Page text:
jeweled platypus


tuesday, march 25, 2008
The delights of smoggy San Pedro

Doug and I like to make up for my environmentally-conscious lifestyle by going on long driving adventures, and on Saturday we went to the Port of Los Angeles. It’s a nice place for people who are fascinated by cranes, containers, trains, ships, bridges, giant utilitarian machines of all kinds, decaying buildings, rust, and many other things that are nice to look at in contrast to computer screens.

a first view of the port, from the freeway

a view from the freeway of a strange round structure

looking at red and blue cranes over the water

a street lined with palm trees and cranes a bnsf engine and a santa fe engine

warehouse number one and some tanks

cranes, water, containers, and smog

a train and a stop sign as the sun set

Then we headed back to Santa Barbara and Doug accidentally explored back roads outside of Palmdale while I squinted at the moon in an effort to study my nearsightedness.

Other things: There’s going to be a National Geographic miniseries about this port starting on April 6 (PDF press release). Here is a review of a book about containerization. We aren’t anywhere as cool as Sevensixfive, who traveled on a container ship. And this is an excellent container disaster. More, from Lemonodor: a Center for Land Use Interpretation tour of the port in spring 2005 and the blog of that miniseries, “America’s Port”.

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wednesday, march 05, 2008
The Haberdashery Castle via Sebald

I’m making a Google Lit Trip (a Google Earth .kmz file) that traces the first chapter of The Emigrants by W. G. Sebald, and looking up a passing reference from page 4 in order to provide some background information turned out to be rather fun. Sebald likes to do that with his allusions; he’s a sneaky guy. This is the relevant part of my map, with a quote from the book:

screenshot of this section of the map

That château mentioned by the narrator seems to be a real place in Charente, France: Château de La Mercerie, a pastiche of classical architecture that includes replicas of the columns and balustrades of Versailles.

Château de La Mercerie

The story of “the little Versailles charentais or the mad dream of the brothers Réthoré” could be its own Sebaldian sidetrack. Here’s part of one version by people trying to get it renovated, translated from French by the Google monkey:

Thanks to the generosity of an uncle, Raymond and Alphonse Réthoré settle at The Haberdashery in 1924 in the small nineteenth century manor situated at the extreme left of the facade of the present building. ¶ In the thirties, the two brothers are undertaking the expansion of the castle under the direction of Alfonso who renounces his medical studies to concentrate on the architecture.

In 1932, Raymond became mayor of Magnac. He was elected Popular Front on a list radical Socialist…leads a life of unrepentant traveler…During the pomp, construction, and the accumulation of treasures, including paintings by Italian masters, marble, wood and statuary, have become the main occupations of the two brothers. ¶ In 1970, the work has been halted for lack of resources…In 1983, Alphonse dies, then Raymond in 1986. ¶ Three million arrears to the tax authorities, threatening to arrest enforceable, inheritance nightmarish: an auction is organized…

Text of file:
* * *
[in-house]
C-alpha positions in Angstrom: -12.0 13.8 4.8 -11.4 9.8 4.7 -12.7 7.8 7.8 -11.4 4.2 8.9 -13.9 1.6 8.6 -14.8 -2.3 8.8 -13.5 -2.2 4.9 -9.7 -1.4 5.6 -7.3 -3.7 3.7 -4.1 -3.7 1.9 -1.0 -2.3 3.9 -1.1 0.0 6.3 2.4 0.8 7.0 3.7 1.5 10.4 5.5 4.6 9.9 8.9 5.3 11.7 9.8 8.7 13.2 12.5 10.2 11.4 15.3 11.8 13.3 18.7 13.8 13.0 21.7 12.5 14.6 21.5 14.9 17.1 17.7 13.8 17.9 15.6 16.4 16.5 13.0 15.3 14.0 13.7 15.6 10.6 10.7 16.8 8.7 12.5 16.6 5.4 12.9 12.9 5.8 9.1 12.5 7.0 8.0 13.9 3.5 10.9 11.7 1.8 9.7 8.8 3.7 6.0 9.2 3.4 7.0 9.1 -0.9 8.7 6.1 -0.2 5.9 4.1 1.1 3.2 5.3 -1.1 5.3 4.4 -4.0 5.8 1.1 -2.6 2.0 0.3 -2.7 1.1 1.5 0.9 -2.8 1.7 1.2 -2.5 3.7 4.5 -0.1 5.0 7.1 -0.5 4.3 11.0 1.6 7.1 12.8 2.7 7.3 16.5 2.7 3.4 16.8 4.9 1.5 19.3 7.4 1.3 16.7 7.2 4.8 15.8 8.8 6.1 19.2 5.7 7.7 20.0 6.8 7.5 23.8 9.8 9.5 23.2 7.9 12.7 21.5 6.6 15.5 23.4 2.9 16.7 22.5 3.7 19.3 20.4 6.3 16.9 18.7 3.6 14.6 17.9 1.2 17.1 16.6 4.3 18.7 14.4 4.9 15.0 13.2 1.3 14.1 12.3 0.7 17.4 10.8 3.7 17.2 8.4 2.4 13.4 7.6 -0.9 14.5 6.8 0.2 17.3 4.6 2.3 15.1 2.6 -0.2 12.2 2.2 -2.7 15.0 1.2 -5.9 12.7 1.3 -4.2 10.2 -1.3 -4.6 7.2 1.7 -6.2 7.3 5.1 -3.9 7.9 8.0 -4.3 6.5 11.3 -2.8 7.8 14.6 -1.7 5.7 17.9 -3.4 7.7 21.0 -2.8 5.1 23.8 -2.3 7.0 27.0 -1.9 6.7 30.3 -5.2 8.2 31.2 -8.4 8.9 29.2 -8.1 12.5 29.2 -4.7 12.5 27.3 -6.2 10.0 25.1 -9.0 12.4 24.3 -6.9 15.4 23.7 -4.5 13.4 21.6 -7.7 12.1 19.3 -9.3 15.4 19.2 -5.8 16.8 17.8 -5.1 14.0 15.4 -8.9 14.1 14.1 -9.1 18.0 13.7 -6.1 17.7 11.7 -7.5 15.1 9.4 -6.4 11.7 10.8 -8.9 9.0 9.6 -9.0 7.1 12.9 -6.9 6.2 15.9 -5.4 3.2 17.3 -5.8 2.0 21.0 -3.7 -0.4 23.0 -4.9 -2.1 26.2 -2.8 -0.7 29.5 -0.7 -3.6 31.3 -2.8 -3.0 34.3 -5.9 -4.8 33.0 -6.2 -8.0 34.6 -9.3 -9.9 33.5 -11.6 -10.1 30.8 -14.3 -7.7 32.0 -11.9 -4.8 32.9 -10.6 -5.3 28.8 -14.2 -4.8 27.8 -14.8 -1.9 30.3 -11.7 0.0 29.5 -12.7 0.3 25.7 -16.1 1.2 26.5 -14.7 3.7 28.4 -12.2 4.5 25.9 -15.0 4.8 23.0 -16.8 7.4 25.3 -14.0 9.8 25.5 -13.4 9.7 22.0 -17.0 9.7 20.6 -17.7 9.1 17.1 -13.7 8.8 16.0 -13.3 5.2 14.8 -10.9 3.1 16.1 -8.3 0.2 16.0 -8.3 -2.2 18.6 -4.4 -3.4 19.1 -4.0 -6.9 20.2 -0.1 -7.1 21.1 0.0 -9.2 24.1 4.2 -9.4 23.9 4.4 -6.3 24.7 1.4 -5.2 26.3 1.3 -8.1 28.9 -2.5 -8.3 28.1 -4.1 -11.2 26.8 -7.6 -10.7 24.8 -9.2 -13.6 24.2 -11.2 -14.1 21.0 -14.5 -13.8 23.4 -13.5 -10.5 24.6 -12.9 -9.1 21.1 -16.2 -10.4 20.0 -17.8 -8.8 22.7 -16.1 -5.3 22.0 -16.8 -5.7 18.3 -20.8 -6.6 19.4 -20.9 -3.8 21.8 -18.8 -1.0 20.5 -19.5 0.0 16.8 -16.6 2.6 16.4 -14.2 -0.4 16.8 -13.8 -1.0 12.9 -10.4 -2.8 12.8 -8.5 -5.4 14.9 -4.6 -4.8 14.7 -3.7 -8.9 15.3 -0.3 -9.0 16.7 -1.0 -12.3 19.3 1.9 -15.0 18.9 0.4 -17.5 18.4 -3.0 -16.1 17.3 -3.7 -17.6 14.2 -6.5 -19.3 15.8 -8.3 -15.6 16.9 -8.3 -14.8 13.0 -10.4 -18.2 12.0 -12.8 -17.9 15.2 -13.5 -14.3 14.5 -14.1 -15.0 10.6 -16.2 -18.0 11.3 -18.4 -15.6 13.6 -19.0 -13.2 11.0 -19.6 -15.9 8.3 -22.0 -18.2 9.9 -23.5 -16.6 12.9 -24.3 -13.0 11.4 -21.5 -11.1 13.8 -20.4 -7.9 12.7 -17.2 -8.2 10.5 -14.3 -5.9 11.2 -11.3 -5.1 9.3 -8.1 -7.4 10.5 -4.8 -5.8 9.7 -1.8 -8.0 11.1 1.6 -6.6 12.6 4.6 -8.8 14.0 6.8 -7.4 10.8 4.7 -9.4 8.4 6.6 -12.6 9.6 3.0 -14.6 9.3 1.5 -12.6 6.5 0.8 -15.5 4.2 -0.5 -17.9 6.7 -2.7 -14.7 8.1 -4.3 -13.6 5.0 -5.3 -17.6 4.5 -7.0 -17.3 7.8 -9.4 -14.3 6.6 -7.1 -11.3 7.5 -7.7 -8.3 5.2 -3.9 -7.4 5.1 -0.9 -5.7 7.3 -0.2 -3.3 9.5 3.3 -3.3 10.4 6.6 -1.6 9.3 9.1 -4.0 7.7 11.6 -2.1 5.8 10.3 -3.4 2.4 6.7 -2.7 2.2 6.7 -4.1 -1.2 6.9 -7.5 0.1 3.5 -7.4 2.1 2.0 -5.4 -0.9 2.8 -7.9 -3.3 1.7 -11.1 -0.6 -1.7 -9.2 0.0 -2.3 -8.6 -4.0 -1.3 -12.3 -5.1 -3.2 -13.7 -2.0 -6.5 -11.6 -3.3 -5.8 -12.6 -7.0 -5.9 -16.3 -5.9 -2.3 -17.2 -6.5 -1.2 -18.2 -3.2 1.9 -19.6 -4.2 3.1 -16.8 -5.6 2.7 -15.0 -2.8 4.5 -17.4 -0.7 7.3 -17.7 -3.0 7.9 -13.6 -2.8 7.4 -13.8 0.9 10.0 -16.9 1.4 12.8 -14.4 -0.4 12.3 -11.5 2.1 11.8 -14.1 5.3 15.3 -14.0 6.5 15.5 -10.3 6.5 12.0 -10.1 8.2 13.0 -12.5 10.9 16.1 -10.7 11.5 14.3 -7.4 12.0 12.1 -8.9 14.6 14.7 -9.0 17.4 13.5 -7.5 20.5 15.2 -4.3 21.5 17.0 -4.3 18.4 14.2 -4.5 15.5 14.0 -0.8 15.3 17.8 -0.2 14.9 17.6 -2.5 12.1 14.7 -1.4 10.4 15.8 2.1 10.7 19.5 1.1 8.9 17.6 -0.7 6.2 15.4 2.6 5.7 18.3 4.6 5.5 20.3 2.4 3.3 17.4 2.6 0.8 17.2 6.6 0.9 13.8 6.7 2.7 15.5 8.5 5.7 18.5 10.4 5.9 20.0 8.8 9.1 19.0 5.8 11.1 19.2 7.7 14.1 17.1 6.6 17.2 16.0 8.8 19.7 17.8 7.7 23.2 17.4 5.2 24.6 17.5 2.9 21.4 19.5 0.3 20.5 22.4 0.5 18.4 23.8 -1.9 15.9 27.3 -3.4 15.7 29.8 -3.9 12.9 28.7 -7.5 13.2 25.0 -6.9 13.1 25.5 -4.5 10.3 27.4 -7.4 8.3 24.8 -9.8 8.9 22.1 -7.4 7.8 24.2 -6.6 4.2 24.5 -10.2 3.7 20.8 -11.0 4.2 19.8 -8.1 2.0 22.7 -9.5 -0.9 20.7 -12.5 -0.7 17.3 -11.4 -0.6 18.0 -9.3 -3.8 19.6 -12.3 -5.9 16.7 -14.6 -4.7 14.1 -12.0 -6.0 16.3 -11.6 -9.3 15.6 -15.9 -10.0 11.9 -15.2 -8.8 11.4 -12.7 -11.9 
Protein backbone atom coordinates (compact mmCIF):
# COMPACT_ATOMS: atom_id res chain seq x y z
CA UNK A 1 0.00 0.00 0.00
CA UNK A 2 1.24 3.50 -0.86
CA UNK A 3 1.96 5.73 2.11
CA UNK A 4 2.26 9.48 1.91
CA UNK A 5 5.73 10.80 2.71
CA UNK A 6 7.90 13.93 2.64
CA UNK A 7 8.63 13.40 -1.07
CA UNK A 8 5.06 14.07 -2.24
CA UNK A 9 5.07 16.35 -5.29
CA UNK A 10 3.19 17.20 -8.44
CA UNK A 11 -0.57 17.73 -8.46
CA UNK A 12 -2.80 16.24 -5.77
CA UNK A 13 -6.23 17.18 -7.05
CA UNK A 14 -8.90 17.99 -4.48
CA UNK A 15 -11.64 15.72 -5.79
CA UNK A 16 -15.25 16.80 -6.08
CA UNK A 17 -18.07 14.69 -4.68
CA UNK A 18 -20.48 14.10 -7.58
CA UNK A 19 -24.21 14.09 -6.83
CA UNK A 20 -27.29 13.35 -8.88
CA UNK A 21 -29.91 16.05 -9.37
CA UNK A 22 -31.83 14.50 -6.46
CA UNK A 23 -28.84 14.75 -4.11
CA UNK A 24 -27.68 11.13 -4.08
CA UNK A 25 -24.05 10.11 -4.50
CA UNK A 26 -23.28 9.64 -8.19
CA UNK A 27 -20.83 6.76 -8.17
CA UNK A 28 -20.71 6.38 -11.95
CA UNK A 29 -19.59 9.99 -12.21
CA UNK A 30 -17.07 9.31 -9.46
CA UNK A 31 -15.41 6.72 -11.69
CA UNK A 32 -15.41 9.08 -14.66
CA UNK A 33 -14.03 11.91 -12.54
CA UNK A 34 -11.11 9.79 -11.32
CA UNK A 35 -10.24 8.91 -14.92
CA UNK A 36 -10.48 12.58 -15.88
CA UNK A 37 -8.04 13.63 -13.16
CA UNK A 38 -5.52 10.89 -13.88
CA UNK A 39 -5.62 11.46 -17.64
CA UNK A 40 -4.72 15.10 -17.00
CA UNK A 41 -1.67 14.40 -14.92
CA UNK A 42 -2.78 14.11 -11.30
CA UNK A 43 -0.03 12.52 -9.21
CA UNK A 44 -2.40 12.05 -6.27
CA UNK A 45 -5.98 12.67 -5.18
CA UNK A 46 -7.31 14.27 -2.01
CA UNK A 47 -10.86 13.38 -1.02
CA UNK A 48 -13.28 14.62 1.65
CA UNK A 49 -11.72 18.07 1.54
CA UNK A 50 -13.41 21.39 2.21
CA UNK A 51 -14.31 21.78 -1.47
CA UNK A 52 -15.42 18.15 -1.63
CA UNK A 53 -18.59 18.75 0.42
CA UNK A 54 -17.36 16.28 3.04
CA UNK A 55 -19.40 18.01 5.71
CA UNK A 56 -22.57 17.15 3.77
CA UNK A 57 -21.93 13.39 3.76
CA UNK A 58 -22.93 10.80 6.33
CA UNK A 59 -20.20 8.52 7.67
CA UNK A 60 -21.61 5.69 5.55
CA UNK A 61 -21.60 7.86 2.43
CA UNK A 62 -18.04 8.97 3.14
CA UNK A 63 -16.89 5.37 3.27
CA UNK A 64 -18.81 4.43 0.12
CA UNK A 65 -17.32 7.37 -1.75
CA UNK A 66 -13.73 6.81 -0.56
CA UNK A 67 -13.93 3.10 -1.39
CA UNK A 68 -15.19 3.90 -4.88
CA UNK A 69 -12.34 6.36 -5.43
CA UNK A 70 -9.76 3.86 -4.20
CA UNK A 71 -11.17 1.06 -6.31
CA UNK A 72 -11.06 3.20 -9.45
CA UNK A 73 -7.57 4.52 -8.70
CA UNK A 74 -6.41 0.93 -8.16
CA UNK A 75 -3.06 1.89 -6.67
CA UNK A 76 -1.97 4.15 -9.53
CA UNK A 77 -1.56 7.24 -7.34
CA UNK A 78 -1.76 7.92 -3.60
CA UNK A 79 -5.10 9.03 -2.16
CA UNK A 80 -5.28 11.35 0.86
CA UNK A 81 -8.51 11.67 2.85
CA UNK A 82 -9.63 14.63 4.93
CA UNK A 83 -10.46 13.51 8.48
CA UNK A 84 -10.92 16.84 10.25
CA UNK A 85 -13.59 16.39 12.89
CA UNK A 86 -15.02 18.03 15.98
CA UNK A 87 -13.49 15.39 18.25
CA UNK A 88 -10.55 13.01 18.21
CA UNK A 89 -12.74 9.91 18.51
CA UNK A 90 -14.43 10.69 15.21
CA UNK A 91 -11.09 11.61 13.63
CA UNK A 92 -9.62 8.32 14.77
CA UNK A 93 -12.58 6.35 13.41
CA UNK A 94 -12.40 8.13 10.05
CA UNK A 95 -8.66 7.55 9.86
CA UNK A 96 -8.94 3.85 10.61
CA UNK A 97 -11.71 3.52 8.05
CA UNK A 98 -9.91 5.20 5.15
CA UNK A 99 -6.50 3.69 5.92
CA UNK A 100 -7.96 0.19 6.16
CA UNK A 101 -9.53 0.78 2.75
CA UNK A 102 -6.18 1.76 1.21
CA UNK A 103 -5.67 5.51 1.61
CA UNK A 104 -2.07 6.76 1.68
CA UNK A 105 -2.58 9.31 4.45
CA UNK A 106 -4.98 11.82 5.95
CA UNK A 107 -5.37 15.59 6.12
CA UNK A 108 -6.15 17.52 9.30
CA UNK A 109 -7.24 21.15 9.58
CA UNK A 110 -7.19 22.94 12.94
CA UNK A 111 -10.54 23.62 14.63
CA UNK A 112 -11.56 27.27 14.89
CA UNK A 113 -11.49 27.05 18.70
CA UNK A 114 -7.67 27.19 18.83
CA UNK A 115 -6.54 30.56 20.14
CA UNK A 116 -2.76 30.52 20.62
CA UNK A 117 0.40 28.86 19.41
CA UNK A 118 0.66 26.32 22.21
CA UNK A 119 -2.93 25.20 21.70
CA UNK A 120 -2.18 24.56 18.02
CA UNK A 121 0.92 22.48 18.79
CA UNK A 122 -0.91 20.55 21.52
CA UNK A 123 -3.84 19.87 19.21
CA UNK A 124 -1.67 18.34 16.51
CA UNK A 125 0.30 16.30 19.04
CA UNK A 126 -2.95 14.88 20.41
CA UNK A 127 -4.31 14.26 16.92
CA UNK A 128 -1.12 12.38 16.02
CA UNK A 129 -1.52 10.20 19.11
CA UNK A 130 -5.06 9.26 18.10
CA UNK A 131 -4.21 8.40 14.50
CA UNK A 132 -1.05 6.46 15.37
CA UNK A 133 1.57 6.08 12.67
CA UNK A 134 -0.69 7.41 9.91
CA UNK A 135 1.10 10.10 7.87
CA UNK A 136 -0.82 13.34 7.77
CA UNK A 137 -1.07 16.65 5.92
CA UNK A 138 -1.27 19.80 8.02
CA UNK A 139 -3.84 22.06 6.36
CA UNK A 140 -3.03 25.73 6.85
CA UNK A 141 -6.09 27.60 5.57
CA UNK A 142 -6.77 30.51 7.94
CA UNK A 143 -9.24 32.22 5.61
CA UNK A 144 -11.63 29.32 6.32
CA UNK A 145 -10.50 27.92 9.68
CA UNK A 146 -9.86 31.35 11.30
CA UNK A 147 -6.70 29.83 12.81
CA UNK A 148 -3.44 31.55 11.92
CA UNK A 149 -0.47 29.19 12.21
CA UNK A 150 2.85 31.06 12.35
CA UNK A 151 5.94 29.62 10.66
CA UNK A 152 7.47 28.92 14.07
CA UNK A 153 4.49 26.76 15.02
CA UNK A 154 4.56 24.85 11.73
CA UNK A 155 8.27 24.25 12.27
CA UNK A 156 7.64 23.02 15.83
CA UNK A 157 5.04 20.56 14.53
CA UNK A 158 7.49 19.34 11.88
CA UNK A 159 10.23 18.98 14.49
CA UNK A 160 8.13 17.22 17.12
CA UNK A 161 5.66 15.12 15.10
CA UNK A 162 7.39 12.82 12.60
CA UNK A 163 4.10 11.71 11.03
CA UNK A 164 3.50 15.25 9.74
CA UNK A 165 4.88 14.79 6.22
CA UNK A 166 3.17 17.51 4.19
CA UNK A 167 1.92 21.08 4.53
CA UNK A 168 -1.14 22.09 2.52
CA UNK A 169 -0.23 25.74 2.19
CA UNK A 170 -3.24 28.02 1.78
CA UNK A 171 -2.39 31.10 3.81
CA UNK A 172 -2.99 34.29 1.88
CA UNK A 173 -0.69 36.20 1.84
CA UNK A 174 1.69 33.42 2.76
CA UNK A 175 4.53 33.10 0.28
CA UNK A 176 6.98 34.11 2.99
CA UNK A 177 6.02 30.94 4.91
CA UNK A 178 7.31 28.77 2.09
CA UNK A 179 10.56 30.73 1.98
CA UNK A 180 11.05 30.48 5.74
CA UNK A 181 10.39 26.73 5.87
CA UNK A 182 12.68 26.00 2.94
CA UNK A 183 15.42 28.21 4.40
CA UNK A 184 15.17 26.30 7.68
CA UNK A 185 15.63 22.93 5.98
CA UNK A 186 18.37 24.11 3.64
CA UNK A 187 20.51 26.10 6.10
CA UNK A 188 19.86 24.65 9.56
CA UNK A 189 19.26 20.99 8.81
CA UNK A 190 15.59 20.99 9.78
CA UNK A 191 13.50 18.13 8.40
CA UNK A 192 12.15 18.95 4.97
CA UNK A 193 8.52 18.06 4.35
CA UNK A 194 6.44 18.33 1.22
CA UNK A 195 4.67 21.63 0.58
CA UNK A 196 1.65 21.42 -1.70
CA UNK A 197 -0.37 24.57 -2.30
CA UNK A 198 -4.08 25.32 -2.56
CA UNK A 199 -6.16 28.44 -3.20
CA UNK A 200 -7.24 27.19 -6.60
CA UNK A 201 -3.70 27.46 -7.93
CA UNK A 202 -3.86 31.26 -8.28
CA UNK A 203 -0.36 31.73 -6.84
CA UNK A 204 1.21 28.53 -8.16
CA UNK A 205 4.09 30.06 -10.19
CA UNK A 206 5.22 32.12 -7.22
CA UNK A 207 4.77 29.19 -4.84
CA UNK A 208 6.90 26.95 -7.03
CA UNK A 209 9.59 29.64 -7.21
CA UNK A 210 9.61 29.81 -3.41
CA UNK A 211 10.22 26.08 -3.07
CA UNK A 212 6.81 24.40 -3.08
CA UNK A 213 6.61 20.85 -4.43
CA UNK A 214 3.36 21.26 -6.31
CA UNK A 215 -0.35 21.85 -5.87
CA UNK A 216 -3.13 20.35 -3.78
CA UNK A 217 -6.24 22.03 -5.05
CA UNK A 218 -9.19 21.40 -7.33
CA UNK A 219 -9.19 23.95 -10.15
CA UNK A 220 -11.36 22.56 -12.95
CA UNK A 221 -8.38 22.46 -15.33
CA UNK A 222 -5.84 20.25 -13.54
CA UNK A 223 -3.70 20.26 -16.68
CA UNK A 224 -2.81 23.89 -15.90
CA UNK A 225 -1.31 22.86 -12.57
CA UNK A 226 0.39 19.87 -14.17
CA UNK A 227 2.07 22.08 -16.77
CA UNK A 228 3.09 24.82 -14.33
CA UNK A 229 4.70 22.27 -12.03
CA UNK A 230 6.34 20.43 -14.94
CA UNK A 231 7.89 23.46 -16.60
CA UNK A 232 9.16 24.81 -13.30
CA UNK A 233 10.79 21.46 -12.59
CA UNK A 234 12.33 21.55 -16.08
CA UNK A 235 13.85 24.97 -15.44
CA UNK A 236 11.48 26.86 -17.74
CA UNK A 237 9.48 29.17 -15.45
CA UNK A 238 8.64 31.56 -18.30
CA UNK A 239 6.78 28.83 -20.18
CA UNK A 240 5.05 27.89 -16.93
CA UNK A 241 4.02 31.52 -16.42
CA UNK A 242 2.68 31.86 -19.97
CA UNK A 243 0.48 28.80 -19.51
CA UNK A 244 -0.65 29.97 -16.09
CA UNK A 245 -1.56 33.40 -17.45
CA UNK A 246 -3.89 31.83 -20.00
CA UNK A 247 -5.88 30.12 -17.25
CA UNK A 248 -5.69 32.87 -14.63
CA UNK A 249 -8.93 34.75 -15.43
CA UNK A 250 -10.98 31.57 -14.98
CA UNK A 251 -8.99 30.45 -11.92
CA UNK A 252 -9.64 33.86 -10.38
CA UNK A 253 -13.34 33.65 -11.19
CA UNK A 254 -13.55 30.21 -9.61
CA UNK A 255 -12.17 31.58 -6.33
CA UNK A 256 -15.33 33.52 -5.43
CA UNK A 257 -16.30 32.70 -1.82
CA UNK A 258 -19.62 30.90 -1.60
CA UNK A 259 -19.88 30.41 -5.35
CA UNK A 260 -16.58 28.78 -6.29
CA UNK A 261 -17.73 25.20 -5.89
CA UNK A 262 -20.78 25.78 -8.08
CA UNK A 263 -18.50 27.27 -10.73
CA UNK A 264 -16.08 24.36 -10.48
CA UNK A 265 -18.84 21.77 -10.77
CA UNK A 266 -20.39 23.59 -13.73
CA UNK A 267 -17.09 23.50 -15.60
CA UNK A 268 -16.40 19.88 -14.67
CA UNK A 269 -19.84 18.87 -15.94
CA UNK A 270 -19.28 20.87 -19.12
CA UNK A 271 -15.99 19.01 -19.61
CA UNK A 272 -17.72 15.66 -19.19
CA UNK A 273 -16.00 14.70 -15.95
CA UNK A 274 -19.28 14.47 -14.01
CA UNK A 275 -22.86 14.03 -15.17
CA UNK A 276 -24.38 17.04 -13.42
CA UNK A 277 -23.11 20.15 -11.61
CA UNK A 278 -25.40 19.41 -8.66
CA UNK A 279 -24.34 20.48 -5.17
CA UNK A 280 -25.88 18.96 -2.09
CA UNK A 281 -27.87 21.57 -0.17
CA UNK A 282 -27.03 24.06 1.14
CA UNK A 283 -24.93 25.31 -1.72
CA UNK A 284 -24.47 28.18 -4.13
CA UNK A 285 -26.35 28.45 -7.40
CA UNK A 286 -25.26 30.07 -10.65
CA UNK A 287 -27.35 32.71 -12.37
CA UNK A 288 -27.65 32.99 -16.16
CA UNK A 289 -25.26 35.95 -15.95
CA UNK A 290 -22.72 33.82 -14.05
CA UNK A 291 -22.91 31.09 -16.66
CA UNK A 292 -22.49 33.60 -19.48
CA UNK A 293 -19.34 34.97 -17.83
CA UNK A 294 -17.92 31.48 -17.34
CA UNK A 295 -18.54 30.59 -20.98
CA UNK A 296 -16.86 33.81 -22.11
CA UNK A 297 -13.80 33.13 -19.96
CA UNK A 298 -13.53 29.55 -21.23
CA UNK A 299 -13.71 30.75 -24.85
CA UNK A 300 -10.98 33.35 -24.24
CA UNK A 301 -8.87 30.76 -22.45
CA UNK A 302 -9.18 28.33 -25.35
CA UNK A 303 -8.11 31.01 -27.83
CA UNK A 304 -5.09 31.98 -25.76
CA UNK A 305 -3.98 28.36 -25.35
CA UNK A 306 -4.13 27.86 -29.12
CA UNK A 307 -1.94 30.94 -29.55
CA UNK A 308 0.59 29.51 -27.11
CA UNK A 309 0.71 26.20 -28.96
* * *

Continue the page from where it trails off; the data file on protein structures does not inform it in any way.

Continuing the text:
There are still many natives of the region who come to pray at the graves of Raymond and Alphonse Réthoré…The walk is not only Sunday, it reflects the excitement, pleasure confessed and acknowledged those who one day casually meet the mad dream Réthoré brothers. ¶ In the same way that we built the Folies the seventeenth and eighteenth centuries, extravagance mégalomaniaque dedicated to pleasure and culture of our past, should not she not come back in the open division and commit accessibility to all in the adventure of our time?

another view

A few pages later in The Emigrants the narrator says, “As long as the weather permitted, Dr Selwyn liked to be out of doors, and especially in a flint-built hermitage in a remote corner of the garden, which he called his folly and which he had furnished with the essentials.” Sebald includes a picture, perhaps of it:

a picture of a folly from page 11

Understanding W. G. Sebald by Mark McCulloh provides an initial analysis of this theme as part of his discussion of a different allusion: “Such ‘follies’ — gardens, monuments, temples, palaces — are perhaps both the natural creation of a subconscious utopian drive as well as a manifestation of man’s tendency to repress transience and mortality” (30). Sounds good to me.

If you’re still curious, The Emigrants Project is my group’s description of why we’re mapping this book for our Cross-Disciplinary Models of Literary Interpretation class, taught by Alan Liu in the English department. In a week or two we’ll make the finished Google Earth files available so that people can download them and mess around.

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I’m Britta Gustafson.

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